At Western, Julia took every opportunity to explore diverse forms of creation and performance. In addition to sampling a myriad of electives from philosophy to computer science, Julia edited the Arts and humanities Student Council journals, interned at the Western Gazette newspaper, fulfilled two research assistantships in her field, and published and presented her creative and academic works. Julia also served as Theatre Critic Commissioner on the Arts and Humanities Student Council (AHSC) and then as the AHSC’s Play Coordinator in her final year, directing five powerful performances of the historical courtroom drama, The Interrogation of Baruch de Spinoza at Talmud Torah Congregation: Amsterdam, July 27, 1656 by David Ives. Alongside these commitments, Julia performed in community theatre, sang the Anthem at Western sporting events, competed in the top ten in “The Western Voice” contest and modelled in charity dance fashion shows for the Children’s Health foundation and the Canadian Cancer society. Julia also developed her digital communication skills; she designed and ran both SASAH’s and the Western Scholar’s official blogs, and she helped integrate reflective blogging into SASAH’s core curriculum. Julia’s drive to conquer new media platforms drove her to experiment with radio broadcasting, podcasting, digital music production, filmmaking, YouTube video-making, and social media marketing. All the while, Julia continued to make the Dean’s Honor List and win additional academic awards such as the Scholar’s Electives and Western Scholar’s Scholarship, Western’s Faculty Association scholarship, and more. She graduated with honour and distinction, winning The University of Western Ontario Gold Medal in Media Studies.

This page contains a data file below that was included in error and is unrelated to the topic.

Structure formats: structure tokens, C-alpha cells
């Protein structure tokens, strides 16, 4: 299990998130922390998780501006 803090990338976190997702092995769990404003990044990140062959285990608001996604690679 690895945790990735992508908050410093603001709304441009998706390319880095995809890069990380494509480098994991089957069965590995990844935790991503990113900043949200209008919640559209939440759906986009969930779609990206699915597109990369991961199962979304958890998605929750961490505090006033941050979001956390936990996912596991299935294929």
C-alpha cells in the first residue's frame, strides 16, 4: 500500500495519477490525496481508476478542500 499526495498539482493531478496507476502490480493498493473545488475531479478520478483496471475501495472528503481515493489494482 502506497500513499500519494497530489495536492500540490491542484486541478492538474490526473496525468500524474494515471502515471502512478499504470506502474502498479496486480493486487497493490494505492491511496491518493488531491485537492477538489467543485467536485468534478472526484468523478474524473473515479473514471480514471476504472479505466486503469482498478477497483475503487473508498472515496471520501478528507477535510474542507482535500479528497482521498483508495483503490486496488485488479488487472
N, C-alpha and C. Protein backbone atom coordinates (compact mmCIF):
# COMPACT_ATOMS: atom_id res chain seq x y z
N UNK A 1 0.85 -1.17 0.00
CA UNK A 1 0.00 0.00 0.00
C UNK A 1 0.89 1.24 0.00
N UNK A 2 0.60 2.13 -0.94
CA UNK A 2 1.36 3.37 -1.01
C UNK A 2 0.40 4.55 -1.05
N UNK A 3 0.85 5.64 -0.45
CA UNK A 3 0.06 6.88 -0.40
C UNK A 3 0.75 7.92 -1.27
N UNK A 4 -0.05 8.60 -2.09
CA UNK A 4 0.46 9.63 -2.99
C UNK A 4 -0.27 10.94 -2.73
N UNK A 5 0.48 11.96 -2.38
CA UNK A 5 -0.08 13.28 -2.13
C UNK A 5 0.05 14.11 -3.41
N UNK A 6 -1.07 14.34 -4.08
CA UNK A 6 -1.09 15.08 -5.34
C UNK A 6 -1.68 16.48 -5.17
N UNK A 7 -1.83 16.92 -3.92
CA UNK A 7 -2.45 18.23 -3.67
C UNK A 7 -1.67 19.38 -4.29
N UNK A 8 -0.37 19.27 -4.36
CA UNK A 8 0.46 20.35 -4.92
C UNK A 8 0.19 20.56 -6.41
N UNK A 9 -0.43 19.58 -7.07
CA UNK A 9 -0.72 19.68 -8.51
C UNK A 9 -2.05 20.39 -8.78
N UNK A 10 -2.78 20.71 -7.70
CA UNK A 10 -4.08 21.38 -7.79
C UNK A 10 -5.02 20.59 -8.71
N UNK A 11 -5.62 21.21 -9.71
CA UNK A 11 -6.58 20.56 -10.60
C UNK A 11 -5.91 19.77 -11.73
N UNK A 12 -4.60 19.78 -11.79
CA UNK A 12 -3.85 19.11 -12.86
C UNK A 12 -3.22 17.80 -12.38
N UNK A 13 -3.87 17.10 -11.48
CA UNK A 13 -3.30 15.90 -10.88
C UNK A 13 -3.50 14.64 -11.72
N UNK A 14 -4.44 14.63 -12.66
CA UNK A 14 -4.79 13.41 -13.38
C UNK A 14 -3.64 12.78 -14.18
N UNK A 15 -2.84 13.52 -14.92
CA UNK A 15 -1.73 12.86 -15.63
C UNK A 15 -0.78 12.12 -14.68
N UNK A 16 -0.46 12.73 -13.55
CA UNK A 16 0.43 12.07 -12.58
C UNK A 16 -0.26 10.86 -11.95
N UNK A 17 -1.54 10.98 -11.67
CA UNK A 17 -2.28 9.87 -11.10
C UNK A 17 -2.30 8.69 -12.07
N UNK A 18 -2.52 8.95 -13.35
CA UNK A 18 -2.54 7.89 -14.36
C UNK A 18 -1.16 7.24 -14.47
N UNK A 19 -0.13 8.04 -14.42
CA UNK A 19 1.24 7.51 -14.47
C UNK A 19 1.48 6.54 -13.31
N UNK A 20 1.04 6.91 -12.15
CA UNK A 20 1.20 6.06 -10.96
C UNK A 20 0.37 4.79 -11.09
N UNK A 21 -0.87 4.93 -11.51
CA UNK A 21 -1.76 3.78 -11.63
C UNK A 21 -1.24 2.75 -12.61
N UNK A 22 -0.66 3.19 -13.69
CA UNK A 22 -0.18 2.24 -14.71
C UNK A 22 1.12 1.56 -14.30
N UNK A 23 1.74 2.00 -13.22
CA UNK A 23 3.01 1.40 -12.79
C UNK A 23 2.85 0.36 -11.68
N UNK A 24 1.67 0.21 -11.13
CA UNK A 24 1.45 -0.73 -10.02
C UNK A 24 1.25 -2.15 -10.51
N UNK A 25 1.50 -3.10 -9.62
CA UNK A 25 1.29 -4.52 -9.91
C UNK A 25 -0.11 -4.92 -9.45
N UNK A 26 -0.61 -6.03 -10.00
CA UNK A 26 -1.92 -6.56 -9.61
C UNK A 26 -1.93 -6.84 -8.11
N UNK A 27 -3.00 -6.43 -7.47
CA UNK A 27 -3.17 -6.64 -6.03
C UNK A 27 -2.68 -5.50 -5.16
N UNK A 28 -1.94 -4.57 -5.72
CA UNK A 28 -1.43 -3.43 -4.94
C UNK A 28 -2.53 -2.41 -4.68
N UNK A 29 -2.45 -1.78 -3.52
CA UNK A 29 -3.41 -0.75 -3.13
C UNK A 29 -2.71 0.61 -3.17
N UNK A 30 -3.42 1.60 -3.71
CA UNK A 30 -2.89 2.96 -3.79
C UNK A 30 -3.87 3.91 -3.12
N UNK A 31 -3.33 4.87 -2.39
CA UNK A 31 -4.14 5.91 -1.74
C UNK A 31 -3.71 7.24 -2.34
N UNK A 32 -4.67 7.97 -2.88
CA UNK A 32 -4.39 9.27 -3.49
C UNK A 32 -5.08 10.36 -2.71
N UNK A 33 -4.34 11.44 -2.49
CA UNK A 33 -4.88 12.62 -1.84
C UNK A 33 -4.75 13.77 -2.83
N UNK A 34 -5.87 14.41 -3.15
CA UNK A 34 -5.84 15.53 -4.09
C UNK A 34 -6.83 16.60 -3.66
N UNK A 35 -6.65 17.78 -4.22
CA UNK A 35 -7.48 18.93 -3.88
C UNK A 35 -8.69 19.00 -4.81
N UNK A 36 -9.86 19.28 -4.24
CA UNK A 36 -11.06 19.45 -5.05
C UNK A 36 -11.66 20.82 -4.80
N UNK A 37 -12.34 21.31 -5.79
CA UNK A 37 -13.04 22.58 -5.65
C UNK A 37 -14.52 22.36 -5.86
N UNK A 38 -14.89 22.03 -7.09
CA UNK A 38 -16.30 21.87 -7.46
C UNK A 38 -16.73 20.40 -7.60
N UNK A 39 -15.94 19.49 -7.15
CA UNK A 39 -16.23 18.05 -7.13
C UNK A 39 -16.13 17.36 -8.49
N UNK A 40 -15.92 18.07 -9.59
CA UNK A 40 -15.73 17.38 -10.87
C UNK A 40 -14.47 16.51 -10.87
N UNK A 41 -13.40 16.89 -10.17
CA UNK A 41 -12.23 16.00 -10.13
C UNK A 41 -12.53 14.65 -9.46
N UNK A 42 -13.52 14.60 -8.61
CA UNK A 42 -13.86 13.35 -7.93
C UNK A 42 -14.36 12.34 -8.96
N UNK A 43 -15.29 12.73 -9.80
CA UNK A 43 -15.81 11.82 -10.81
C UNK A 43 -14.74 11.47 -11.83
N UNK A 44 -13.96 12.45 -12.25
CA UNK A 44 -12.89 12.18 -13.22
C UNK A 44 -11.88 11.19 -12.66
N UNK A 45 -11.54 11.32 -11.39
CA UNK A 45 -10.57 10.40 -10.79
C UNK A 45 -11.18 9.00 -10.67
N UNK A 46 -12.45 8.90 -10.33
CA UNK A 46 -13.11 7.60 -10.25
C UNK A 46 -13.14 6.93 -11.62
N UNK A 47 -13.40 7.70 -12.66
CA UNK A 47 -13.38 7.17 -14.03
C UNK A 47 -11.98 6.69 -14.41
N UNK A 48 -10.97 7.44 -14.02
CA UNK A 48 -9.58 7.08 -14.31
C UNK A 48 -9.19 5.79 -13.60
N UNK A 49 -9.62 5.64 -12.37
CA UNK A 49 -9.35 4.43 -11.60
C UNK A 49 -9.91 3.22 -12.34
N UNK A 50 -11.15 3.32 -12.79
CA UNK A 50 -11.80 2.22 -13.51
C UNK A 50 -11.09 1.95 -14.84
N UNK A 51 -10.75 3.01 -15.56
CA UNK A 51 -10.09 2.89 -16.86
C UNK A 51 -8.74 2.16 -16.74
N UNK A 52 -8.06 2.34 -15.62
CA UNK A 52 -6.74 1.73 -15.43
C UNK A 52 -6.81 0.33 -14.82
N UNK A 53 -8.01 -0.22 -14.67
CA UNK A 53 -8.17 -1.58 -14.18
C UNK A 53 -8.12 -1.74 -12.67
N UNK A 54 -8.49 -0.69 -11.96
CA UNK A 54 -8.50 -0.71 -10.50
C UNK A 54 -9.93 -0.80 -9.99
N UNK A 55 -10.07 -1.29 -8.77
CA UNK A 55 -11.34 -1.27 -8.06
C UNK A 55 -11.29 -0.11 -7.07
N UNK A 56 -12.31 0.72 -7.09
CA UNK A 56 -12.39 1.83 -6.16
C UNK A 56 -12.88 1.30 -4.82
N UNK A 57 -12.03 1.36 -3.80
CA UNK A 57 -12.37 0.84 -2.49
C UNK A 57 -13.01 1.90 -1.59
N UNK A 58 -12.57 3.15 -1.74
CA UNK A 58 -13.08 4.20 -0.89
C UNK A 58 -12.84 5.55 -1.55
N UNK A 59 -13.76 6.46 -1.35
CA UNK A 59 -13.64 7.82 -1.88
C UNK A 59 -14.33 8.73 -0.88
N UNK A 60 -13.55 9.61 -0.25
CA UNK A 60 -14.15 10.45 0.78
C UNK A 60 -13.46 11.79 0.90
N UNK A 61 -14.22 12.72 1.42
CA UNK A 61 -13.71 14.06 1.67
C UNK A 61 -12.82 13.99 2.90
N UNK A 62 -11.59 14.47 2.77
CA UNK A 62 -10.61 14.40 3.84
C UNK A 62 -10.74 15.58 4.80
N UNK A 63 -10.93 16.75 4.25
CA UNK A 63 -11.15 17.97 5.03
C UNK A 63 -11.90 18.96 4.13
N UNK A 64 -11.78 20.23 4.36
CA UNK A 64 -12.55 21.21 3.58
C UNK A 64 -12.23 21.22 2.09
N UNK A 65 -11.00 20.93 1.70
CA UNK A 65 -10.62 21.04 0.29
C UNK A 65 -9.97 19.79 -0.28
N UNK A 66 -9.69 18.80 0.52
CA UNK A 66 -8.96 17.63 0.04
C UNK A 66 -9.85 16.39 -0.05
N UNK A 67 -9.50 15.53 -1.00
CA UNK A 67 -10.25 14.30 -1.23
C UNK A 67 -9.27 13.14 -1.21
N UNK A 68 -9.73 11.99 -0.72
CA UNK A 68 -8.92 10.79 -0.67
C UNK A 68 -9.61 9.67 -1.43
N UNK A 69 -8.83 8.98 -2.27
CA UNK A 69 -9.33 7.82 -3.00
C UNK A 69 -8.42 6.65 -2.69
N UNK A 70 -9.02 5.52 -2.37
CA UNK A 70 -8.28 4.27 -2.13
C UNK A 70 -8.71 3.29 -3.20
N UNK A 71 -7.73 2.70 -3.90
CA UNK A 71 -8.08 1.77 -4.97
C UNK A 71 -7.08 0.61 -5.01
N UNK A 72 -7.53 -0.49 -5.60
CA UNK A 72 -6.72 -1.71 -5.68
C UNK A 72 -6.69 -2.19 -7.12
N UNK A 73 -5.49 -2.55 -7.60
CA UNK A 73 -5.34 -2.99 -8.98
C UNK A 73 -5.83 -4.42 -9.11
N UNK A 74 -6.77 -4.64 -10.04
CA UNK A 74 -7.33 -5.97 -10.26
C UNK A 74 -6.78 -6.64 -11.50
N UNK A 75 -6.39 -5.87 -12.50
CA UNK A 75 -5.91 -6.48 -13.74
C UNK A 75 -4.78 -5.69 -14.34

In her third year at Western, Julia took an introductory psychology course that unified her passions for performance, art, and digital communication. She realized she wanted to deepen her understanding of how different forms of communication influence and shape the human mind. For this reason, Julia is pursuing a second Bachelor of Arts in Psychology at York University and plans to obtain an interdisciplinary Doctoral Degree afterwards where she can explore exciting connections between media and psychology.

Jacky Deng (Rowland Lloyd Award)

Jacky Deng (Rowland Lloyd Award) - Jacky was born and raised in Surrey, British Columbia by immigrant parents from rural China. Due to their lack of a formal education, Jacky’s parents worked in humble jobs for years to support Jacky’s schooling. With their support, Jacky is the first of his siblings to attend and graduate from university, having received a Bachelor of Science (Honours) in Chemistry, minoring in Psychology, from the University of British Columbia’s Okanagan (UBCO) campus. Reflective of his academic performance at UBCO, Jacky consistently made the Dean’s List and received the Deputy Vice-Chancellor’s Scholarship for Continuing Students each year.